Updo's point, though, and it's a good one, is that forcing people to memorize things is precisely what has gotten the church to its current bad pass. I'd like Oriana to comment on whether she tries to have her kids memorize the catechism, and what kind of wailing or gnashing of teeth there would be if she did. My counter is that I don't think our professor is wrong - memorization is totally valuable. I just wish there were some way to inspire, rather than force it.

But it is only through iteration and reiteration that we can hope to impose a foreign concept upon a reluctant mind.



Oriana said...

I definitely do not make them memorize. We read aloud, we discuss, we talk about what it means. There's definitely vocabulary there -- I find that it's important for them to have the words to express these feelings and concepts.

Then again, I probably have the worst record out there as a confirmation teacher. I'm at like 50%. (But hey, it was a thoughtful, prayerful 50%, on both sides.)

I have a candle we call the Trinity candle. It's a big square candle with three wicks. How many candles are there? If you say three, I point out there's only one block o' wax. If you say one, I point out that I can light the three wicks at different times, and each gives a different light, etc. The truth is that it really is three candles and it really is only one candle. Neither is true to the exclusion of the others.

I'm particularly fond of the candle.

Elisabetta said...

I'm assuming you know something of the works of Origen, being both a Classics major and at Seminary? (I know only a little, but enough to ask this question). How do you react to his interpretation of the Trinity, if you have yet encountered it?

PS: I like that your blog makes me think.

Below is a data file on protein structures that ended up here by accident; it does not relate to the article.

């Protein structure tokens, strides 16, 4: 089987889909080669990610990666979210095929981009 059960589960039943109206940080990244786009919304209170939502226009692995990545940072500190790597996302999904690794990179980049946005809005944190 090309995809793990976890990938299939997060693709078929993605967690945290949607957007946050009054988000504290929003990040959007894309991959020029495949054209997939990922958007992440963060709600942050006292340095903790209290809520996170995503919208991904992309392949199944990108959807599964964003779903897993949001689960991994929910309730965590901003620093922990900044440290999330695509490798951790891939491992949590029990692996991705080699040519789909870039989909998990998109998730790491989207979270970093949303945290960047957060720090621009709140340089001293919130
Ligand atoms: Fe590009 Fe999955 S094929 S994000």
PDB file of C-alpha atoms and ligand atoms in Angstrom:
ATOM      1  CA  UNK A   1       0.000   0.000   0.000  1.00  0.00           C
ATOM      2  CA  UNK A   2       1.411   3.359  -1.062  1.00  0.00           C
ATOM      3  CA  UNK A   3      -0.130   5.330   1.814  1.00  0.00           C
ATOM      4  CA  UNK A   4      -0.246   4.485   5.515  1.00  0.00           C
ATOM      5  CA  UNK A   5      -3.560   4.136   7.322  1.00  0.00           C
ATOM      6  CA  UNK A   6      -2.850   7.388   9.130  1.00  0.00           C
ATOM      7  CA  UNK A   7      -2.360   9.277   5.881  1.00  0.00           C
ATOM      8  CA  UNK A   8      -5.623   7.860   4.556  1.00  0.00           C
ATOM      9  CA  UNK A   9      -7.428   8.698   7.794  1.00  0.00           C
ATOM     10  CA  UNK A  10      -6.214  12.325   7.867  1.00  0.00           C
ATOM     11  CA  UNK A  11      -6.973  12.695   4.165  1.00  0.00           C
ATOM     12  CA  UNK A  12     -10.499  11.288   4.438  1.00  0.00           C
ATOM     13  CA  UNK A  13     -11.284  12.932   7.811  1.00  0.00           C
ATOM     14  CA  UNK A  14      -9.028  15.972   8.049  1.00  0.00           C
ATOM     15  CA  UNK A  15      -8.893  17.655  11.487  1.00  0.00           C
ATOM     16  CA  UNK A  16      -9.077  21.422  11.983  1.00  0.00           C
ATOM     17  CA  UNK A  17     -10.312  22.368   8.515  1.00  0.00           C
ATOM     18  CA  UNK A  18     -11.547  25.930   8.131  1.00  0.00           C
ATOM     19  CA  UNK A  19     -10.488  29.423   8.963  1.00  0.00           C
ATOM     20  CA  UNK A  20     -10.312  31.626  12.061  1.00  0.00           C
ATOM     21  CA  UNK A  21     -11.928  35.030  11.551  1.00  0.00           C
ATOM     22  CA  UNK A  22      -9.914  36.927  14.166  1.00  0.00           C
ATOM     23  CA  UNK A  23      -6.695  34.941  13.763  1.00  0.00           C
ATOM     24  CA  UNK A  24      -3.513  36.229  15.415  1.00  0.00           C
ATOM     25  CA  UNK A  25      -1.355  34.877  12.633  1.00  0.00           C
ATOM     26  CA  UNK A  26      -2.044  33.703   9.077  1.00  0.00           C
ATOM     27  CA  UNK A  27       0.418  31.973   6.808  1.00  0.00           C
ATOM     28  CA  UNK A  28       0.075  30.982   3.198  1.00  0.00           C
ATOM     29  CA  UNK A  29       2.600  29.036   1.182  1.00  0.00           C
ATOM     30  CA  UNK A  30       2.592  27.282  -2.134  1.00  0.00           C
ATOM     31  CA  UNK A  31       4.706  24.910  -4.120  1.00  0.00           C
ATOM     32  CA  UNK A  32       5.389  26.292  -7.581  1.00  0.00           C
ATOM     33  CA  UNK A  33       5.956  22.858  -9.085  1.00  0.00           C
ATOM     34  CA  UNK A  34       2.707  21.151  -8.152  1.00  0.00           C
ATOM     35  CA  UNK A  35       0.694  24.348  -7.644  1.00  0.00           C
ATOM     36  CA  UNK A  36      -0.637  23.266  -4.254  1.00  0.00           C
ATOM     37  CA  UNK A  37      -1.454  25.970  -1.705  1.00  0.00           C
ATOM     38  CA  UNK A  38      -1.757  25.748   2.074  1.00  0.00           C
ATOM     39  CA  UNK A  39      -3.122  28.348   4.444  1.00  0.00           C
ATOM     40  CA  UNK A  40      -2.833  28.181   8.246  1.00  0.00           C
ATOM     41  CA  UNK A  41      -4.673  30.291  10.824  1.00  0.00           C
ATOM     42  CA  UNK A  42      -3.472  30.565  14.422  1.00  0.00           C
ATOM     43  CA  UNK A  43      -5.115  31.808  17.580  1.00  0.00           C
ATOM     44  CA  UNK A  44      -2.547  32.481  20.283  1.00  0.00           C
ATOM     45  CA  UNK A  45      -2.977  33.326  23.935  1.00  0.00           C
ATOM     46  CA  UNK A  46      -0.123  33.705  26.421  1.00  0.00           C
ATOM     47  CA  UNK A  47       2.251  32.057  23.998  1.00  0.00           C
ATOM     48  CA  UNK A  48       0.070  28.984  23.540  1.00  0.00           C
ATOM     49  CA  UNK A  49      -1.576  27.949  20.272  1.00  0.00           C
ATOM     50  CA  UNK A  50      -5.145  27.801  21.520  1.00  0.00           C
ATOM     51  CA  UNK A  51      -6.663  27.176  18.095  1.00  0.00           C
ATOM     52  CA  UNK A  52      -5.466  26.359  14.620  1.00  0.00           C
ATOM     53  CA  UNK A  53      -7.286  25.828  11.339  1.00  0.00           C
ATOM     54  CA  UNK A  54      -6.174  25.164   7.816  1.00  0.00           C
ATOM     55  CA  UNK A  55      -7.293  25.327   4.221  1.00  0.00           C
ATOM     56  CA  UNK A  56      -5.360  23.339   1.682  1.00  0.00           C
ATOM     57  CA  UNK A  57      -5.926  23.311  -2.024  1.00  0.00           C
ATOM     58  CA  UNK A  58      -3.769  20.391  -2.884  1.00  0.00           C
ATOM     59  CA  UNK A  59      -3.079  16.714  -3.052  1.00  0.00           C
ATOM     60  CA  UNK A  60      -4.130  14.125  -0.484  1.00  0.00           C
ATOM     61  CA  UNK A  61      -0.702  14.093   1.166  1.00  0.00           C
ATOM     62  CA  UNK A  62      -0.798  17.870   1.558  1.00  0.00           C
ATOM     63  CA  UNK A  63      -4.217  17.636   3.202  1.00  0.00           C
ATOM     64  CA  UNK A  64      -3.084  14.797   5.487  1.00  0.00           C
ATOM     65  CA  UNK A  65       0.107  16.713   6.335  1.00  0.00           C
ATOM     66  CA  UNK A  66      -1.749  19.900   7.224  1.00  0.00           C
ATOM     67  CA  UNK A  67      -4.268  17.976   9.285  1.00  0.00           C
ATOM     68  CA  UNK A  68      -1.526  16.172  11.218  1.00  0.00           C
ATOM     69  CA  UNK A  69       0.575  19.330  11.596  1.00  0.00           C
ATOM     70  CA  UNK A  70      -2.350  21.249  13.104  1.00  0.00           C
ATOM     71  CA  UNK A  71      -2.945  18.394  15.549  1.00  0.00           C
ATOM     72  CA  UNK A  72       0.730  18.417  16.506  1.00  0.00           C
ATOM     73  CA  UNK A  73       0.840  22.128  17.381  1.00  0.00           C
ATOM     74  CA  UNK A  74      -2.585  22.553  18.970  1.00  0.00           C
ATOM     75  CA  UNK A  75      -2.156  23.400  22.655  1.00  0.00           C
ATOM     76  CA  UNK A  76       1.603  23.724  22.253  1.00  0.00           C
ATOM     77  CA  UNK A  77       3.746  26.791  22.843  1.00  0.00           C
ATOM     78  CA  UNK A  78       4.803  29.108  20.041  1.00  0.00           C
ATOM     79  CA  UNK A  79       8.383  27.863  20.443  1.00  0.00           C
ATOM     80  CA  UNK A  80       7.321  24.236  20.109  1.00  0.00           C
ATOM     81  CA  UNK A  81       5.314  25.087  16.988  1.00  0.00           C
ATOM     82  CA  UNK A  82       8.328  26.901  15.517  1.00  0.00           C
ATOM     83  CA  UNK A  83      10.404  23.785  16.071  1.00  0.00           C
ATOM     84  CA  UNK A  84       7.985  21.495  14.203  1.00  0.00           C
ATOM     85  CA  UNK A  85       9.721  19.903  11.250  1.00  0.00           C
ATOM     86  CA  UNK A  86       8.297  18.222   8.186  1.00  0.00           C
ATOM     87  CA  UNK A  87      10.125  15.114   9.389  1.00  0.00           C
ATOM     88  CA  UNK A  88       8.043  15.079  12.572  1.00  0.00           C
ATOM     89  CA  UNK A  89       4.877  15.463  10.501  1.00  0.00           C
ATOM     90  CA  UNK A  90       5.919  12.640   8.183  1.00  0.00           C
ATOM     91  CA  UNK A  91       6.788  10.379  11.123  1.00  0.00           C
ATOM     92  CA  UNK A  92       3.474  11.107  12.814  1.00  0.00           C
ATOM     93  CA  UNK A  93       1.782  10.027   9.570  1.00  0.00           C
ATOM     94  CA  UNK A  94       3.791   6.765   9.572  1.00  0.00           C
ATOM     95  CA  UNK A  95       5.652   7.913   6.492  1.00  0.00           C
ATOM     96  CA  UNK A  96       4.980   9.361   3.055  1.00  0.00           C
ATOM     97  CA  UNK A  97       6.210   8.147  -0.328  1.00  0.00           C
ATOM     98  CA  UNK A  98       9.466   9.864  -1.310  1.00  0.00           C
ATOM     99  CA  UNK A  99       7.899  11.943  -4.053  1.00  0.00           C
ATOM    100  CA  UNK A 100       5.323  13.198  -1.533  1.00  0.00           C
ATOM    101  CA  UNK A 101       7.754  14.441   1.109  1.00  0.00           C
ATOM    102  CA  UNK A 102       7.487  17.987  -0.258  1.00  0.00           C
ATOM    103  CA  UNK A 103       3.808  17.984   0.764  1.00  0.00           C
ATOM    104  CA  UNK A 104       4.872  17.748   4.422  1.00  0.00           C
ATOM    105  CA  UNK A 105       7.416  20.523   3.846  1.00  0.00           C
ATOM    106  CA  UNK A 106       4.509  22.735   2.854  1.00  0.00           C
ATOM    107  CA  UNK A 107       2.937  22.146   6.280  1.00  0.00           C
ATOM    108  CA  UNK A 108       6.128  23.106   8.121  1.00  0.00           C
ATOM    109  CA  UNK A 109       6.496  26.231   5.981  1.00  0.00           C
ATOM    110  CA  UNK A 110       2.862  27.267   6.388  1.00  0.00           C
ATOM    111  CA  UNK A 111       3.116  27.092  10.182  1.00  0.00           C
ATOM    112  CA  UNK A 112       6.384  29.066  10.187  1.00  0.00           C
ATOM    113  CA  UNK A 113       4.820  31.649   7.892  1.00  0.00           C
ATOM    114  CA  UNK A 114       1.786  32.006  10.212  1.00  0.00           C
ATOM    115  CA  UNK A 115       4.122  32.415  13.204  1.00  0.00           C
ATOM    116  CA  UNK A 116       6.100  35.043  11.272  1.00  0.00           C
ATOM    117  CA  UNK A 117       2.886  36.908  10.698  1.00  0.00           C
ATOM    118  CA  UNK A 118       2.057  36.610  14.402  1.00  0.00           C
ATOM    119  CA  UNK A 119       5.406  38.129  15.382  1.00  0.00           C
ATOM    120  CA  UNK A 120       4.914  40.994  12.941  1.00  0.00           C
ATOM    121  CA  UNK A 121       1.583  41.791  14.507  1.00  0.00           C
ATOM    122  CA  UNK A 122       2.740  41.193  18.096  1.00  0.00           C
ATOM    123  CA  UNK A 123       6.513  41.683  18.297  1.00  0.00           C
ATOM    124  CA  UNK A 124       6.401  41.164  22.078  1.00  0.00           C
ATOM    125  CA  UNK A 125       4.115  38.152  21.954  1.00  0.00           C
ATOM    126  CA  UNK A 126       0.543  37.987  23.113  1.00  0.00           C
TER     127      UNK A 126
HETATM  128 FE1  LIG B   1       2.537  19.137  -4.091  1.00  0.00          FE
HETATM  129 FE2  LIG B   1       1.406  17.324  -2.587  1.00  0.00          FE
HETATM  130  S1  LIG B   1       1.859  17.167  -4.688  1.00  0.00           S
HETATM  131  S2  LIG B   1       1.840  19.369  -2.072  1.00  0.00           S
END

PPS: I said hello to the Most Serene Republic for you, and appreciated the things you sent me.

The Areopagite said...

I have to say that at the moment, my head is chockablock full of theologians' names and their various positions. To a large extent, Origen predated the Trinitarian debate - his viewpoints were later used by both Arius and Athanasius. His major misstep was one that would later be magnified - he subordinated the Son to the Father in a sharper way than later ecumenical councils liked, and his subsequent followers took those and ran with them (thus his anathematization in 553). Orthodox teaching (I just resisted the quotation marks, but you may insert them if you like) is that, while the Father eternally generates the Son, they are both co-equal, and, in fact, the same being, and so immune to the sorts of hierarchy that Origen included.

All that said, I'm less inclined to stomp on someone for coming down on any side of a debate that hadn't taken place yet. Not much point asking Aristotle whether light is composed of particles or waves. Origen had some other really neat thinking going on, and his influence on especially the Eastern church can't be overlooked.

Hey, what's a blog for, if not for brain-ness? If you're interested, you might look at this book, which is my source for the Most Serene Republic.